YOU ARE HERE: LAT HomeCollections

Quite a bang at the bank too

Thanks to a lucrative tour, the Rolling Stones were No. 1 in combined concert and album sales revenue in 2006.

January 06, 2007|Randy Lewis | Times Staff Writer

It was another dour year for the music business in a lot of ways, but don't tell that to the Rolling Stones. By extending the group's "A Bigger Bang" tour through much of 2006, the indefatigable band has topped Calendar's 10th annual Ultimate Top 10, which combines album sales with revenue generated by pop acts at the concert box office.

It's the Stones' third time leading this poll, raking in a bit more than $150 million last year, most of it from concert ticket sales.

It's a display of the kind of staying power that seems to be a vanishing commodity in the pop world, as fans move hummingbird-like from trend to trend, style to style and band to band.

One measure of fans' ever-decreasing attention spans is the fact that the longest any album stayed at No. 1 on the national sales chart last year was three weeks, a feat managed only by Rascal Flatts, the country trio who sold more albums than any other act in 2006, and the "High School Musical" soundtrack. And just half a dozen albums spent even two weeks at No. 1. That's a big change from the days in 1992 when Whitney Houston's "The Bodyguard" logged 20 weeks at No. 1, or 1984 when Prince topped the chart for 24 weeks with "Purple Rain," a year after Michael Jackson's "Thriller" fended off all comers for 37 weeks.

The digital domain is becoming increasingly significant in the music industry, but so far, the additional revenue generated by sales of downloaded tracks and ring tones wouldn't alter the results of the Ultimate Top 10, so we're not factoring those in yet. But this year could be when that changes.

Side note: Falling just short of the Ultimate Top 10 was the musician who sold more albums last year than any other act except Rascal Flatts: Johnny Cash. Fans bought 4.8 million of the Man in Black's albums, or $62.8 million in revenue, using $13 as an average cost per album. And that doesn't include the soundtrack to the "Walk the Line" film that helped take interest in his music to new heights. With album revenue alone, Cash came in No. 11 overall.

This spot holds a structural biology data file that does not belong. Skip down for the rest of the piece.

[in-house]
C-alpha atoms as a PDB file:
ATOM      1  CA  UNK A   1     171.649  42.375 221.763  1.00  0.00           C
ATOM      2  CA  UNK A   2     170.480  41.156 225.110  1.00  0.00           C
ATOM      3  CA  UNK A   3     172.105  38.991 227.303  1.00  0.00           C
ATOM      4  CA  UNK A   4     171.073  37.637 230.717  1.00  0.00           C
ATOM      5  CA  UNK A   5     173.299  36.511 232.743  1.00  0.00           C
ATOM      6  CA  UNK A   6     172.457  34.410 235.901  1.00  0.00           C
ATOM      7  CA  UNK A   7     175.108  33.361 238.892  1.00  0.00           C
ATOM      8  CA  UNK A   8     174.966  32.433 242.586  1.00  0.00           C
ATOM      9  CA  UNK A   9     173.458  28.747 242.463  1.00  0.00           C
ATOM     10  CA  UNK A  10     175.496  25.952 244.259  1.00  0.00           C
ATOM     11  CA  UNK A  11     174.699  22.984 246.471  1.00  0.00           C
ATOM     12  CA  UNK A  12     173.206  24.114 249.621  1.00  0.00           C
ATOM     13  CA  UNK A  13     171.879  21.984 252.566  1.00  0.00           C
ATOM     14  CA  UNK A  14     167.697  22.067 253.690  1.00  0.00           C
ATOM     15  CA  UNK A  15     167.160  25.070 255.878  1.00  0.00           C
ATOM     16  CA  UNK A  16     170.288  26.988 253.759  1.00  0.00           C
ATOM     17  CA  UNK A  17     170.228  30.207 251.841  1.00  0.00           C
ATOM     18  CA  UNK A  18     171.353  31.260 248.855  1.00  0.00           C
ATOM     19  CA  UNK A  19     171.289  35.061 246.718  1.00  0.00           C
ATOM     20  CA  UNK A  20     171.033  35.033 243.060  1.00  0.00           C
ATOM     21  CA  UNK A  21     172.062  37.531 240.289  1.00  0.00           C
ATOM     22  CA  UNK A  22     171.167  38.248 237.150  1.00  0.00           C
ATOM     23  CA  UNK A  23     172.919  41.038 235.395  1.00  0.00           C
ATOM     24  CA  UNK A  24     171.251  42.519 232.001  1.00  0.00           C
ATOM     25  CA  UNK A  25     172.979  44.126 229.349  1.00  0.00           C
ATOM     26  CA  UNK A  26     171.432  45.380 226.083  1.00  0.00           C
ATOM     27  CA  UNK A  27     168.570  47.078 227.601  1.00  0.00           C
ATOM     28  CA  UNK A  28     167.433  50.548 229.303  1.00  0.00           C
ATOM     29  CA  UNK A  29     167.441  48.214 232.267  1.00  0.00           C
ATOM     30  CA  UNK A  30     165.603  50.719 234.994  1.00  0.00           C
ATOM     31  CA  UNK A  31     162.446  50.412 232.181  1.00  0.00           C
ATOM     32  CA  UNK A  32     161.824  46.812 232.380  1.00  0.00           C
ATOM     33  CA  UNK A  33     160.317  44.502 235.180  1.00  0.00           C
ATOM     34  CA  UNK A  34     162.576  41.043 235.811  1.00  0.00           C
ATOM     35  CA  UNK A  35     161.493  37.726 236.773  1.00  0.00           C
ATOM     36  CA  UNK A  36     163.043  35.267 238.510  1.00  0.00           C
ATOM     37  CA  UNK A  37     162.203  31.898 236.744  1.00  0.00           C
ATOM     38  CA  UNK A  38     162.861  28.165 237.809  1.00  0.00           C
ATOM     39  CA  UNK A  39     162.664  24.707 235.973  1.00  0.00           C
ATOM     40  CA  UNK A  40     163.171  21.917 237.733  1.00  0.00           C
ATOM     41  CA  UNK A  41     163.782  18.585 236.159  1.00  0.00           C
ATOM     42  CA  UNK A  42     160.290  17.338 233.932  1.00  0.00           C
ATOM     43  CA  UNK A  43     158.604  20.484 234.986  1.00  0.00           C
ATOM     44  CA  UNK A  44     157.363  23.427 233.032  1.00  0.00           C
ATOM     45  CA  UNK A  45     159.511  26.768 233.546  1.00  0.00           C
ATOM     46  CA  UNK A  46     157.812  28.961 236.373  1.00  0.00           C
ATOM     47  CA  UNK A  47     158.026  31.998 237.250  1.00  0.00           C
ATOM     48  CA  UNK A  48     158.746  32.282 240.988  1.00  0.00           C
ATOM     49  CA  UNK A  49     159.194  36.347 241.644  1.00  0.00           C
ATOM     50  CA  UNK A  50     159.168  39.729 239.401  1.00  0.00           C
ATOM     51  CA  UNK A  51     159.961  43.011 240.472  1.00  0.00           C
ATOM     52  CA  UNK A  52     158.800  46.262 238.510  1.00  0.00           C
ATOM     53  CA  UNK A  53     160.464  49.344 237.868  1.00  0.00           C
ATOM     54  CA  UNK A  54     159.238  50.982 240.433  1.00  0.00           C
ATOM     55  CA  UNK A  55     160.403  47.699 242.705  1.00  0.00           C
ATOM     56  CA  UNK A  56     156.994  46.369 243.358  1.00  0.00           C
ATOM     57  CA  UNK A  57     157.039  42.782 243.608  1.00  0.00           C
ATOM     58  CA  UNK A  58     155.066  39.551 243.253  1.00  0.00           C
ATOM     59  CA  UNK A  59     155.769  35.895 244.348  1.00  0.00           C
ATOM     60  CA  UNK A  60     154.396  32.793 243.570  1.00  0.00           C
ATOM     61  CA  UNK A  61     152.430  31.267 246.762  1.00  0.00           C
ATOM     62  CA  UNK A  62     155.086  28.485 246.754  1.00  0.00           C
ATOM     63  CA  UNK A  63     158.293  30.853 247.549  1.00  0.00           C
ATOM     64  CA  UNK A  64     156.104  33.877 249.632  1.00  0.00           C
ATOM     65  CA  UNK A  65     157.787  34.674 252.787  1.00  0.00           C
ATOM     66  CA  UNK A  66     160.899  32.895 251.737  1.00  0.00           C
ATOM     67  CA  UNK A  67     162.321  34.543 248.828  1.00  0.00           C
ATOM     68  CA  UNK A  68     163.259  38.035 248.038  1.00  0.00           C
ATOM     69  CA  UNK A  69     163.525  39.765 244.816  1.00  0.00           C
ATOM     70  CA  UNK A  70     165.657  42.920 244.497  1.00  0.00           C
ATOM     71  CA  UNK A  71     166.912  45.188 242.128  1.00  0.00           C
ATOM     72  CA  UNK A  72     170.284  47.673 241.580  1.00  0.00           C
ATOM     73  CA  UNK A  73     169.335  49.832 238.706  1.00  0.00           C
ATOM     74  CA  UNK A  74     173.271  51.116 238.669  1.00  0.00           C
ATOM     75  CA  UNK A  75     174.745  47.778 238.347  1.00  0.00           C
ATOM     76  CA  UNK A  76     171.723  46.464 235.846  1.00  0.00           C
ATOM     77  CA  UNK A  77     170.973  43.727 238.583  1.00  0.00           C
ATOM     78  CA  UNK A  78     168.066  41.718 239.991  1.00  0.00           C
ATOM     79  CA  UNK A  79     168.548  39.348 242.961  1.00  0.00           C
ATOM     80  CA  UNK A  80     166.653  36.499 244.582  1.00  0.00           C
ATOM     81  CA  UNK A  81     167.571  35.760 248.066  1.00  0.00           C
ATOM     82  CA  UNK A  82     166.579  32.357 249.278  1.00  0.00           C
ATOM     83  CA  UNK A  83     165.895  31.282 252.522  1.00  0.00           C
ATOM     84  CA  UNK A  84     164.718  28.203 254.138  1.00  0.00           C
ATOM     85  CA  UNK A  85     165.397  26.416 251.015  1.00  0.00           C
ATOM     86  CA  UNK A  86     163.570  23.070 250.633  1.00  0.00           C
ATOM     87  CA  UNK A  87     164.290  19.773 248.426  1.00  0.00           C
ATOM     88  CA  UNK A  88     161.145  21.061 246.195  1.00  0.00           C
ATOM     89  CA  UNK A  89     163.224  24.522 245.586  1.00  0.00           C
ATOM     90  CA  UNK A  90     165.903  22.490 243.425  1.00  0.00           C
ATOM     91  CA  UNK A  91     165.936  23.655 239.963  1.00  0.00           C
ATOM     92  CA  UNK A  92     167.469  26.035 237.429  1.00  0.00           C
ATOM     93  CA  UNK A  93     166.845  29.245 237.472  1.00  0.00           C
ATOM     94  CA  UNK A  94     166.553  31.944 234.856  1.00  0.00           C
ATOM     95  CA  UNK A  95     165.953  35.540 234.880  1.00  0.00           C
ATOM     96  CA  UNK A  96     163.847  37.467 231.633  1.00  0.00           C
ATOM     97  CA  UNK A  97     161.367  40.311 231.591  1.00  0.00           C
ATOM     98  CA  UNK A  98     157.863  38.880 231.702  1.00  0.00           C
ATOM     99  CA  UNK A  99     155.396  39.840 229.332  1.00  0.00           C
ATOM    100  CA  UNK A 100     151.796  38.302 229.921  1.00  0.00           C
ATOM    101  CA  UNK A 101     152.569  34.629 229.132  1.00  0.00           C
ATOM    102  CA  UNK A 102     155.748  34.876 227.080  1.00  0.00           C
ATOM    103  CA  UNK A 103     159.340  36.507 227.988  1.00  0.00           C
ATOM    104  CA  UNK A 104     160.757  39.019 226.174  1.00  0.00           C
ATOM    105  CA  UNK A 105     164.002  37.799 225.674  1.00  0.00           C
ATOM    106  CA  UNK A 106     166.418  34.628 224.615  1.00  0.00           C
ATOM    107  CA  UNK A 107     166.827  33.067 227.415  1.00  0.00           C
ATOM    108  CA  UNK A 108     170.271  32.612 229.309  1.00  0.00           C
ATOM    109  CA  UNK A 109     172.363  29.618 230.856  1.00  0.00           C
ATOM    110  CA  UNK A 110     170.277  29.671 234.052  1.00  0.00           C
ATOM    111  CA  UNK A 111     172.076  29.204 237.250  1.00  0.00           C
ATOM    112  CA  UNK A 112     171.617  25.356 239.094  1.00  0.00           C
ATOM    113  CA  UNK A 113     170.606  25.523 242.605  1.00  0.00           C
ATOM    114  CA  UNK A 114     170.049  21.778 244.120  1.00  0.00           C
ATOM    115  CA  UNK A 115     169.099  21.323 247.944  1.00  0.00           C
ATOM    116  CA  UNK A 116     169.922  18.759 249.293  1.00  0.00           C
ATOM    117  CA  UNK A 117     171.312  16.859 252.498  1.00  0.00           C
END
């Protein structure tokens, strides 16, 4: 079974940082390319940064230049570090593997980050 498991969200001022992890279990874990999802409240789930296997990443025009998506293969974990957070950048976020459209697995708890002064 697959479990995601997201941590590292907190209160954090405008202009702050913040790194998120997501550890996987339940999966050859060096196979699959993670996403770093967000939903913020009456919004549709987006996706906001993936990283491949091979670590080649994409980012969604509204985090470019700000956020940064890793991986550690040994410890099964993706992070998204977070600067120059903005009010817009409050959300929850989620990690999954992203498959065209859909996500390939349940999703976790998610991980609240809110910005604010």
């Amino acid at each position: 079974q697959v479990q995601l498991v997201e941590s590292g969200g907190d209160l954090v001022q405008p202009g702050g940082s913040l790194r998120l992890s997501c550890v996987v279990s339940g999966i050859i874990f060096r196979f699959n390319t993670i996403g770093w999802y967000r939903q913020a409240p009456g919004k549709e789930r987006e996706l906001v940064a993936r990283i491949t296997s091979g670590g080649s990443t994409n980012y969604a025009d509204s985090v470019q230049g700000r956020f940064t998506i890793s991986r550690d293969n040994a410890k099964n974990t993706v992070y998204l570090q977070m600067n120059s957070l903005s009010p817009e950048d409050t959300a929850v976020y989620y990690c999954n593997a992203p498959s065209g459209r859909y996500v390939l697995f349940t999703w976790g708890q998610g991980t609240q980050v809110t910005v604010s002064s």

The Ultimate Top 10 for 2006, compiled with figures for North American concert revenue as reported by Pollstar magazine and North American album sales as tallied by the Nielsen SoundScan sales monitoring service:

1. The Rolling Stones

($150.9 million)

Proving once again that nothing bolsters a rocker's bank account better than hitting the road, Mick Jagger, Keith Richards, Charlie Watts and Ron Wood collected $138.5 million from North American fans. Even without adding in the $12.4 million the group's album sales generated last year, the Stones would have topped the Ultimate Top 10 list once again. As usual, pop music's relative old-timers pulled in the most bucks at the box office, since it's their boomer fans who have the deep pockets to afford average ticket prices that commonly run into three figures. That gives them a leg up over the year's biggest album sellers in these days when multi-platinum selling CDs are also becoming fewer and further between. The average price of a ticket to "A Bigger Bang" was $136.63, up a few dollars from a year earlier. Hefty? Yes, but not even close to 2006's priciest tour.

2. Tim McGraw/Faith Hill

($133 million)

The poster children for marital stability would never otherwise be accused of cheating, but their finish at No. 2 on the Ultimate Top 10 list might not seem fair to the other acts who got there alone. Both are strong concert draws on their own, and together they created the biggest country tour of the year, taking in $88.8 million. Add in his album sales ($35.1 million) and hers ($9.1 million), and they were able to edge out all but the mighty Stones. Average ticket price: $80.92.

3. Rascal Flatts

($108.2 million)

The squeaky clean country trio sold more albums last year than any other (just fewer than 5 million), which accounts for the majority ($64.6 million) of its combined concert-album total. The group might have fared even better if it had upped the cost of tickets from a relatively thrifty average of $46.17, making it one of the most affordable of the year. Even so, their tour generated $43.6 million.

4. Kenny Chesney

($106.2 million)

The Luttrell, Tenn., singer keeps pulling in fans year after year: He sold 1.13 million tickets last year, once again more than any other act. At 39, he's young enough to be Mick Jagger or Barbra Streisand's son, as is Rascal Flatts' 37-year-old singer Gary LeVox. Could be worse: 23-year-old Carrie Underwood could be their granddaughter. Average ticket price: $58.34.

5. Madonna

($97.1 million)

The excitement Madonna generated with her "Confessions On a Dance Floor" tour didn't result in a wave of continued sales of her 2005 album of the same name. It sold an additional half a million copies, and contributed to her total album revenue for the year of $11.2 million. On the concert trail, it was another story: She sold $85.9 million worth of concert tickets. The difference: Her average ticket cost of $183.76 was second highest on Pollstar's list.

Los Angeles Times Articles